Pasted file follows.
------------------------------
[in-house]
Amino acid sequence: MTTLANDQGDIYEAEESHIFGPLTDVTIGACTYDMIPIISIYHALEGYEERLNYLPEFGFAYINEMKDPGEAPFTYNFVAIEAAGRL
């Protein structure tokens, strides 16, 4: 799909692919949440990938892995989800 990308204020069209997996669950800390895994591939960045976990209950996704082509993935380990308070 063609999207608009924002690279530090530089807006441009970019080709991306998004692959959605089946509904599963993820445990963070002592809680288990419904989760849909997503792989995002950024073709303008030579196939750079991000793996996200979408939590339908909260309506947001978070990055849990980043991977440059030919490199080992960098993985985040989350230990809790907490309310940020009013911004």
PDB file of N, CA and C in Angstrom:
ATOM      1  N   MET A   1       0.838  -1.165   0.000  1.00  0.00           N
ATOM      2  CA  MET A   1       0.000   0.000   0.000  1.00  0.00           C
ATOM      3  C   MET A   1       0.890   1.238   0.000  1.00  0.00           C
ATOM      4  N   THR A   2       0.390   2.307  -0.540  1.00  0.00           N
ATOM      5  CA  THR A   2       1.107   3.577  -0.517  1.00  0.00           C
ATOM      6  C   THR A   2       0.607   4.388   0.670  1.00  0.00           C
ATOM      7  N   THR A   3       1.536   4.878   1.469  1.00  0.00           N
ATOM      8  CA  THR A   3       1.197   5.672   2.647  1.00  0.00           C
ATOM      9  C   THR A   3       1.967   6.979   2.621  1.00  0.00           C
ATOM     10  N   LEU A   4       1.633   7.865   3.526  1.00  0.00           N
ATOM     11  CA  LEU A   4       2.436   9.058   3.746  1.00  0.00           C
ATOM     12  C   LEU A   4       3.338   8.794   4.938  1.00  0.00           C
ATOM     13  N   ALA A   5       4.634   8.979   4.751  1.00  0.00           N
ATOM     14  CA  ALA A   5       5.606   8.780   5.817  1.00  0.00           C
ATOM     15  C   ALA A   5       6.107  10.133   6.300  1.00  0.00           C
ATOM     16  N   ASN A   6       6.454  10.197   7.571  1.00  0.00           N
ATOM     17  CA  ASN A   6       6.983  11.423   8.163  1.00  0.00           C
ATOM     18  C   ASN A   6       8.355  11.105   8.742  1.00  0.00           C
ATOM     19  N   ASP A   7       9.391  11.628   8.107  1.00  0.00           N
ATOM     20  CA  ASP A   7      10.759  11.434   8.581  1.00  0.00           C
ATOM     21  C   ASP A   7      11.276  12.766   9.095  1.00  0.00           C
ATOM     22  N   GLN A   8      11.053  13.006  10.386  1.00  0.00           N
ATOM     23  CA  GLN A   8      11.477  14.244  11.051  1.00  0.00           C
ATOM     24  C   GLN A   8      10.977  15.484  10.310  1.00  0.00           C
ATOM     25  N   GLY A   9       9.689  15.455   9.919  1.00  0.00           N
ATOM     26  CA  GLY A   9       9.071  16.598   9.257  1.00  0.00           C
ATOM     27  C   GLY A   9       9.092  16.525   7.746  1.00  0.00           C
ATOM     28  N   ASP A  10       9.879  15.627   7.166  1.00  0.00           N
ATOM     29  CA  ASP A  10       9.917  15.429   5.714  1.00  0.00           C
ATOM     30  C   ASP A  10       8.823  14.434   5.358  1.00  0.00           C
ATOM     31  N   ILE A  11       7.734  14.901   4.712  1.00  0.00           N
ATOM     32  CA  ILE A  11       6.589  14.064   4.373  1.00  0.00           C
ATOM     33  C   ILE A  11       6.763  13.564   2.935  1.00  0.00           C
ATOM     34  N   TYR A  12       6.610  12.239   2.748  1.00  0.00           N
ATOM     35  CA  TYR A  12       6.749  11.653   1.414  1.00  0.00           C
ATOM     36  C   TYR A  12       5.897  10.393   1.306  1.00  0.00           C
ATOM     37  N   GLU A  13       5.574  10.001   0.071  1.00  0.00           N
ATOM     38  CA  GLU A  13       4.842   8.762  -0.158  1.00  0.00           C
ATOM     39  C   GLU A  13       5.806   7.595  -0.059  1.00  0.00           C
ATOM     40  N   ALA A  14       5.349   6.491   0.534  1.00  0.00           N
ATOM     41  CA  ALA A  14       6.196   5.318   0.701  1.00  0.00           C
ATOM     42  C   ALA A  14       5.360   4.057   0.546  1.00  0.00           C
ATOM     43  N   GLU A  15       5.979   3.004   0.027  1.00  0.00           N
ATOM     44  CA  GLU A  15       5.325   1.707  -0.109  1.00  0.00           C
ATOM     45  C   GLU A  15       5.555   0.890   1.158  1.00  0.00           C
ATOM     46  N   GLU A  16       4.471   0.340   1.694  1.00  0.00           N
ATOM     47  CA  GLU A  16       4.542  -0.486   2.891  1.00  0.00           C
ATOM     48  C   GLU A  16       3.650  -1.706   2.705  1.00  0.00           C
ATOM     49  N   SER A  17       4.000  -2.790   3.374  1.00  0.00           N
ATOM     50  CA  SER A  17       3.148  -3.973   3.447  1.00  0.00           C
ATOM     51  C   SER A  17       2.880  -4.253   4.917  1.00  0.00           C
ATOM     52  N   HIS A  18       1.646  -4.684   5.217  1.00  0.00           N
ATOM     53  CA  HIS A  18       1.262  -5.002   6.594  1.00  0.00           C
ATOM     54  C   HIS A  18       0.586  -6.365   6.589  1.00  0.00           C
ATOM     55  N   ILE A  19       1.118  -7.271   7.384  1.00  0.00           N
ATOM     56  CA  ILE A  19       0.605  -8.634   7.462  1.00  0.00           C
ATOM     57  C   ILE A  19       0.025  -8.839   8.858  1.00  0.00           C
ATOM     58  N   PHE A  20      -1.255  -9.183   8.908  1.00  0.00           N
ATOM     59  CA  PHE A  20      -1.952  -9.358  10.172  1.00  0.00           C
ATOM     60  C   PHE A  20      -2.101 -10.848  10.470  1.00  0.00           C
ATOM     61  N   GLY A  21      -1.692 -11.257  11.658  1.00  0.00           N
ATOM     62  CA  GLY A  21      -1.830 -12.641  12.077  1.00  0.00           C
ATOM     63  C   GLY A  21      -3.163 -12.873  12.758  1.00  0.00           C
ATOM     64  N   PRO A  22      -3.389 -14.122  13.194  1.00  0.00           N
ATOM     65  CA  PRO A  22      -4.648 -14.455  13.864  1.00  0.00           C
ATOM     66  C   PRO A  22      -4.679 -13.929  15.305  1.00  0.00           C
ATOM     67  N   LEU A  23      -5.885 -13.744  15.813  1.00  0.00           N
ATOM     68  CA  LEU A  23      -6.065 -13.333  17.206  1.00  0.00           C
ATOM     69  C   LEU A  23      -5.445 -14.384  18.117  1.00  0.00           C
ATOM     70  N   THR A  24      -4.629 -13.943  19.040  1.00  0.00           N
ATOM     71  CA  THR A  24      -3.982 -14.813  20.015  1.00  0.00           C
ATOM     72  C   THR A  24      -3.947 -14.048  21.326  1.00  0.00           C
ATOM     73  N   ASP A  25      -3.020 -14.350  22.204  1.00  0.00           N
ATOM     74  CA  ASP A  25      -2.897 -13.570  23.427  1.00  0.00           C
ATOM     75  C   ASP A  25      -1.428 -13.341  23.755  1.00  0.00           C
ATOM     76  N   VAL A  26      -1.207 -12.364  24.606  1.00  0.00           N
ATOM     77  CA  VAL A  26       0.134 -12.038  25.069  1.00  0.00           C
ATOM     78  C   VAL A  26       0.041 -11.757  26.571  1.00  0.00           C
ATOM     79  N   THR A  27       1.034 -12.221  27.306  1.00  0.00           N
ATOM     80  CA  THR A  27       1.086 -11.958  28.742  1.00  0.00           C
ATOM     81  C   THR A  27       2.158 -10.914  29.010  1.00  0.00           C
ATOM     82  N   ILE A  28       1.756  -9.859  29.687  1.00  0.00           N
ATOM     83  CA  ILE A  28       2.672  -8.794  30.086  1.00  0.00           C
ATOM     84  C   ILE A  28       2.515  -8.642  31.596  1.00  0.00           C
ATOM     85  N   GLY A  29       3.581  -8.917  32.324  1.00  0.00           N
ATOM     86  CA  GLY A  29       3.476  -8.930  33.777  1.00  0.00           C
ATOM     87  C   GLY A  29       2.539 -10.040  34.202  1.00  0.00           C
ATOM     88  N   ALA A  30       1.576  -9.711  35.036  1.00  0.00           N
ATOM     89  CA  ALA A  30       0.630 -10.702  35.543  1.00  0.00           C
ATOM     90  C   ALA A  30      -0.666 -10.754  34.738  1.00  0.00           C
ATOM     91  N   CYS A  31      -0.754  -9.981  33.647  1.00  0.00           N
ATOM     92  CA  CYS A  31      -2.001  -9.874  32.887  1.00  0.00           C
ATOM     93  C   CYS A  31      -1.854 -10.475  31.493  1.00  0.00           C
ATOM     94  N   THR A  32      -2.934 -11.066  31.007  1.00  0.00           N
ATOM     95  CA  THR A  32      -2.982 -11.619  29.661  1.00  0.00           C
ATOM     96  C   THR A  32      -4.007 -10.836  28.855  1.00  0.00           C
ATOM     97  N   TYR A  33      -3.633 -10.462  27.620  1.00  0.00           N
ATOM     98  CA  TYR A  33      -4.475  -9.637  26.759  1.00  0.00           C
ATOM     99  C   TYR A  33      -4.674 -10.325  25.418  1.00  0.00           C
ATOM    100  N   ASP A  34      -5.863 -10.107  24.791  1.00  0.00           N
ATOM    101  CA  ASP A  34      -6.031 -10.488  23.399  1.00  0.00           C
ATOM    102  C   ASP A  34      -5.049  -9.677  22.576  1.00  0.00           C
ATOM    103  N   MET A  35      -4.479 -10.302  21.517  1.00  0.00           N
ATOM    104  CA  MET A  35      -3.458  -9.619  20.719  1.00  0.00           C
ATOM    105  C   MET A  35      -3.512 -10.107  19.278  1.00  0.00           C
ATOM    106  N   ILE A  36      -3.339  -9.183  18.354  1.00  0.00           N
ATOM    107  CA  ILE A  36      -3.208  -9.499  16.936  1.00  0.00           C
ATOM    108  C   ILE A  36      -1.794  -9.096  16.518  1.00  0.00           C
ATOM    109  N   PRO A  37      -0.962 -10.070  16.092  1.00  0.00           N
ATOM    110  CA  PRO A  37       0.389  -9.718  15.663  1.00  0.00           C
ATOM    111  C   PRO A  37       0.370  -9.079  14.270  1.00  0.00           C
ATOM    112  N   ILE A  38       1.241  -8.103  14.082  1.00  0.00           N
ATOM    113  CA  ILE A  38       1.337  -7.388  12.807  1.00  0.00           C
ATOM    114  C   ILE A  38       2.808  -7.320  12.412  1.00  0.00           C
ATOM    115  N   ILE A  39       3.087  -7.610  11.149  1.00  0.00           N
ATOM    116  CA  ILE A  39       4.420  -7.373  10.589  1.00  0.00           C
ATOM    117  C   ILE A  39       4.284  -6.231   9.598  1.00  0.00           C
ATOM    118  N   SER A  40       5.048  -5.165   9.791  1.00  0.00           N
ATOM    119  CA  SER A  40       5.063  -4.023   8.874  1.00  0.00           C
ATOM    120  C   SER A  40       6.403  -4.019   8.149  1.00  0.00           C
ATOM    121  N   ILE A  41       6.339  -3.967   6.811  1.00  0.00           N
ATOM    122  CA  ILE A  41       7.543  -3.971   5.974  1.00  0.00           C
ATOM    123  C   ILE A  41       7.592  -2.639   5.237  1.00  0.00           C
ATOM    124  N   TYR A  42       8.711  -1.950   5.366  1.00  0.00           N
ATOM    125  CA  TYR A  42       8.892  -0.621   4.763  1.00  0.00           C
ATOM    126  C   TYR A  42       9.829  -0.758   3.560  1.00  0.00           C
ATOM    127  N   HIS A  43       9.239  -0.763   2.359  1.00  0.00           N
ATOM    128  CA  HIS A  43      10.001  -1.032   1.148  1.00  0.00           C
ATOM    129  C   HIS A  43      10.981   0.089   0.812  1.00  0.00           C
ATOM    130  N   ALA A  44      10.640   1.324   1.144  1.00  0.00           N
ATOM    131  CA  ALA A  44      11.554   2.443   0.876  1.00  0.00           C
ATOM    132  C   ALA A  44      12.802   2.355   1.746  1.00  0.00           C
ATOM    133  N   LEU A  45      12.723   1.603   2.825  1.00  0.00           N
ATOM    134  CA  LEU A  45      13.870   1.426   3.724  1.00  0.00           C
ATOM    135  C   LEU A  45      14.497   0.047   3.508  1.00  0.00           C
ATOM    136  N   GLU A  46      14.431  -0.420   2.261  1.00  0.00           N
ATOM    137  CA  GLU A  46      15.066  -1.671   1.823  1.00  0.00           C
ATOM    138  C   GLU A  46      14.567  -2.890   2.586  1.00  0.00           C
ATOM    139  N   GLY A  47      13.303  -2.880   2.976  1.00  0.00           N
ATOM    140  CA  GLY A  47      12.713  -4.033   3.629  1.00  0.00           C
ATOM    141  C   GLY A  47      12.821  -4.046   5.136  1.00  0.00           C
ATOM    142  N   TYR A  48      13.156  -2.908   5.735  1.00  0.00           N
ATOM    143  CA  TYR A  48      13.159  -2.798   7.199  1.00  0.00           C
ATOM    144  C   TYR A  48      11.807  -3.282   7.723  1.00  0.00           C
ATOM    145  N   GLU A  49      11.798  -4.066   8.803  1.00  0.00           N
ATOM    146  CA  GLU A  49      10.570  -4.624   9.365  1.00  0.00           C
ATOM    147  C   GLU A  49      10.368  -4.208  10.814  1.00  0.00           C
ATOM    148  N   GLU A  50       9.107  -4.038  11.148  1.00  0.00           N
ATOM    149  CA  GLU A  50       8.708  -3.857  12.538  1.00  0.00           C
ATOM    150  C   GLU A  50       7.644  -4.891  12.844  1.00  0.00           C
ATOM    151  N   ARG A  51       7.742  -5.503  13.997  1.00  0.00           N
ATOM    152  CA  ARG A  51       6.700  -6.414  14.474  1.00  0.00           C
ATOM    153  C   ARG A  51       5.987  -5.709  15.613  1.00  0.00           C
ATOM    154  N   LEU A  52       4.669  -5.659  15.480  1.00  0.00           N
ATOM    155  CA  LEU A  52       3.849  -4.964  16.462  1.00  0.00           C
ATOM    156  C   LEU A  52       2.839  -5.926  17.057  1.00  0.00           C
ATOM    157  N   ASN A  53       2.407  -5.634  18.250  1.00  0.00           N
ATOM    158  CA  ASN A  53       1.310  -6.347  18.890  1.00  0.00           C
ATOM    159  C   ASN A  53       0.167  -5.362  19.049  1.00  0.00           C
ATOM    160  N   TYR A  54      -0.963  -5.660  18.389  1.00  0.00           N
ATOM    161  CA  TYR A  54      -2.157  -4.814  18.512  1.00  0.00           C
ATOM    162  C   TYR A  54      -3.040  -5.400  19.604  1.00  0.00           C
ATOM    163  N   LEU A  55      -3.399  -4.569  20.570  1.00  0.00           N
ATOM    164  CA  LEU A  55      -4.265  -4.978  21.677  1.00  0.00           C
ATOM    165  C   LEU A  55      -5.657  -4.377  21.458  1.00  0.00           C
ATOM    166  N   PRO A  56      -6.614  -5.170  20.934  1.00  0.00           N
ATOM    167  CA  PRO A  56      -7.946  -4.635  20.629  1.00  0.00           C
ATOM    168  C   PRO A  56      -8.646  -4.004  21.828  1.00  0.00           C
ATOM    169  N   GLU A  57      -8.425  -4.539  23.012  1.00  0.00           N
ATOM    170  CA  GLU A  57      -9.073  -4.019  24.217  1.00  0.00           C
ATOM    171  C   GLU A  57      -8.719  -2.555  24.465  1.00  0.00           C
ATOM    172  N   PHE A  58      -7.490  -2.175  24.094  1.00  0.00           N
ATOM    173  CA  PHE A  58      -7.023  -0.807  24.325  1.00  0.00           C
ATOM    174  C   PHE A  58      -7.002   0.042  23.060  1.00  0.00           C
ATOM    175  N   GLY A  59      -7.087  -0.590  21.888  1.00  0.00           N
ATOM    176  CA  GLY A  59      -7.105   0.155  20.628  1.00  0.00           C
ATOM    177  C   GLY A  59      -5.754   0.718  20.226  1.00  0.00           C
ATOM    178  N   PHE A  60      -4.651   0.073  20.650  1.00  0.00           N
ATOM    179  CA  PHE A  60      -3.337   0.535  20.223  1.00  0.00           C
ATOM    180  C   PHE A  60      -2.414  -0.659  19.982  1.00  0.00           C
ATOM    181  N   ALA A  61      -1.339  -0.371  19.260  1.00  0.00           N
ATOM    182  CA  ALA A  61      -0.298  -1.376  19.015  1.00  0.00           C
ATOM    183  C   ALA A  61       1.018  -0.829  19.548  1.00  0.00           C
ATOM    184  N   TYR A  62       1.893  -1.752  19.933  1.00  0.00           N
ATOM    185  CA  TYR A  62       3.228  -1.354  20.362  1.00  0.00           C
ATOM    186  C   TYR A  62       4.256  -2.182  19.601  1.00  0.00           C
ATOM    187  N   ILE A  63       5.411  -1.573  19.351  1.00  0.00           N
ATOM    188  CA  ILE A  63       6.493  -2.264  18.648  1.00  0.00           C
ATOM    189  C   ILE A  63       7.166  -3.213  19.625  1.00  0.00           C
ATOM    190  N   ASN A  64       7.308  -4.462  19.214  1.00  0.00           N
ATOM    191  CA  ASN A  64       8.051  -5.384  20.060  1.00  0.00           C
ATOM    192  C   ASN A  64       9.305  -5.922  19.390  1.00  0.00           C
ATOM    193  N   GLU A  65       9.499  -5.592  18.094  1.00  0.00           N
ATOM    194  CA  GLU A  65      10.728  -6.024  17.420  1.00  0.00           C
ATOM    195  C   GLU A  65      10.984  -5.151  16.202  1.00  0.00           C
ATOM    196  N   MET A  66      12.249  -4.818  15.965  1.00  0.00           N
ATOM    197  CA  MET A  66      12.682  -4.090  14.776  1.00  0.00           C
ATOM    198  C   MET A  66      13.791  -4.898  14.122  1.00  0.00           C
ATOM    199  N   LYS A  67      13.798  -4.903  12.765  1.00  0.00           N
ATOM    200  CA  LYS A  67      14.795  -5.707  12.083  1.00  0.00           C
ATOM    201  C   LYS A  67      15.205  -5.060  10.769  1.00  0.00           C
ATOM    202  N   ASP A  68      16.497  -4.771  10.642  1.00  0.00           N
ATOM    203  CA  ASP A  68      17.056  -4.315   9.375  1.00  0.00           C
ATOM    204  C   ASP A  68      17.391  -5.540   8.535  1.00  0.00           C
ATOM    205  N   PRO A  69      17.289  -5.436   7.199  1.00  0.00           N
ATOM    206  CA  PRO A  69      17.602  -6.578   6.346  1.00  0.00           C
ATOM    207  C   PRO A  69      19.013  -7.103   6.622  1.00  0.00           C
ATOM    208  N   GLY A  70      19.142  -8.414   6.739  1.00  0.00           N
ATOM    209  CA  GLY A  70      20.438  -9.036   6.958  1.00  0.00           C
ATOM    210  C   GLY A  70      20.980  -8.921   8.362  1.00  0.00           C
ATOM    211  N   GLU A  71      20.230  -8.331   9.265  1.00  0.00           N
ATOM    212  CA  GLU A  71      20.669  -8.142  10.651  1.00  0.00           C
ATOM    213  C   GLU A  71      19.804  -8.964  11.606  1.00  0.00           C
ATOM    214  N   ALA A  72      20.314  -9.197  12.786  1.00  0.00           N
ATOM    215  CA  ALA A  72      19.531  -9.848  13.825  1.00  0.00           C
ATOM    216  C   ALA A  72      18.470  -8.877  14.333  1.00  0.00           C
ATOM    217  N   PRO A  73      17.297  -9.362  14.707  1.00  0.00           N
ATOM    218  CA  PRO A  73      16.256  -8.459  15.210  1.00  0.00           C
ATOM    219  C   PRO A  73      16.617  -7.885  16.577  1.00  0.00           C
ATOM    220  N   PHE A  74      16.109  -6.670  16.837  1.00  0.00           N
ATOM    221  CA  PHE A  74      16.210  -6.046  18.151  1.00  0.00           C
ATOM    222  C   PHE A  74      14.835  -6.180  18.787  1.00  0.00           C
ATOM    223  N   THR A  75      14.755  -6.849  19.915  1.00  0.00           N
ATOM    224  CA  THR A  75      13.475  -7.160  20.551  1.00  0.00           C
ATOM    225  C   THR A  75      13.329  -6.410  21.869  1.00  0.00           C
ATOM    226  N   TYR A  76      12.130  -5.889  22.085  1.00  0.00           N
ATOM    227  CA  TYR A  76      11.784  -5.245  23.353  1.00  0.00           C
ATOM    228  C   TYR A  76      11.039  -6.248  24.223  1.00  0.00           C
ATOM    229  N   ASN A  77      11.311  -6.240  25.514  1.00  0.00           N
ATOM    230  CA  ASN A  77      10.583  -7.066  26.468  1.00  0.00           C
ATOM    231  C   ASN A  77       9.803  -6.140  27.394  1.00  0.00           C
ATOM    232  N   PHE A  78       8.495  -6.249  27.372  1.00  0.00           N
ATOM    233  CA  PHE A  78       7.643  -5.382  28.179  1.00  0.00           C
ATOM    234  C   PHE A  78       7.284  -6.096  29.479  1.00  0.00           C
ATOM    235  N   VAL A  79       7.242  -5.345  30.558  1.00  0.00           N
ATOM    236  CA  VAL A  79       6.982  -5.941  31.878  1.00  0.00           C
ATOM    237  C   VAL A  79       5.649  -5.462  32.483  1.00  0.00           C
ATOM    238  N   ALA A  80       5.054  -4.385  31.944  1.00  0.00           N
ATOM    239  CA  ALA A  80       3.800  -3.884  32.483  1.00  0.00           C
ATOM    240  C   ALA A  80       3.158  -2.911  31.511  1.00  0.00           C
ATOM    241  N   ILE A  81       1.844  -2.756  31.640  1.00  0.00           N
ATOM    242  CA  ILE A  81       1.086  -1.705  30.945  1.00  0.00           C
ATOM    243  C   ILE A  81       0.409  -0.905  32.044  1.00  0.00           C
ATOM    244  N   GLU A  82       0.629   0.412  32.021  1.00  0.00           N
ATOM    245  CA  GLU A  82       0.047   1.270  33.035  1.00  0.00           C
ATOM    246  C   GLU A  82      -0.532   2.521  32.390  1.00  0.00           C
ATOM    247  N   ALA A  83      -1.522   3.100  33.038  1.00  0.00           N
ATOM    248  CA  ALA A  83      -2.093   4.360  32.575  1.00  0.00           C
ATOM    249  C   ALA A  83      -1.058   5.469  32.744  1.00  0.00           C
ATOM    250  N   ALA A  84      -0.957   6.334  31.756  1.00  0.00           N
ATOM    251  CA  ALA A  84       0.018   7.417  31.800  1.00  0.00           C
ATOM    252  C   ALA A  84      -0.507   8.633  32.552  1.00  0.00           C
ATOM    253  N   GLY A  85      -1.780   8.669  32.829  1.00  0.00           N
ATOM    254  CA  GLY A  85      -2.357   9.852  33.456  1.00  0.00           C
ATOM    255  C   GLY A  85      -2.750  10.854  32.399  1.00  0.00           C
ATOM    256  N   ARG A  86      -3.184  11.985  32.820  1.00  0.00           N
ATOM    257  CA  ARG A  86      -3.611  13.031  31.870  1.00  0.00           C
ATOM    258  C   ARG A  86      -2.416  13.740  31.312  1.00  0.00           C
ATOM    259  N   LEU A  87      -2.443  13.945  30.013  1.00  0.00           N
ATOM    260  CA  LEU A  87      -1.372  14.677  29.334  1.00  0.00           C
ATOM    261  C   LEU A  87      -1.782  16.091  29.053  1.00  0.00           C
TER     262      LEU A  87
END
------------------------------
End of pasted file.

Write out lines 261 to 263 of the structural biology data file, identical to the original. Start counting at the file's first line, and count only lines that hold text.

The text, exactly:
ATOM    257  CA  ARG A  86      -3.611  13.031  31.870  1.00  0.00           C
ATOM    258  C   ARG A  86      -2.416  13.740  31.312  1.00  0.00           C
ATOM    259  N   LEU A  87      -2.443  13.945  30.013  1.00  0.00           N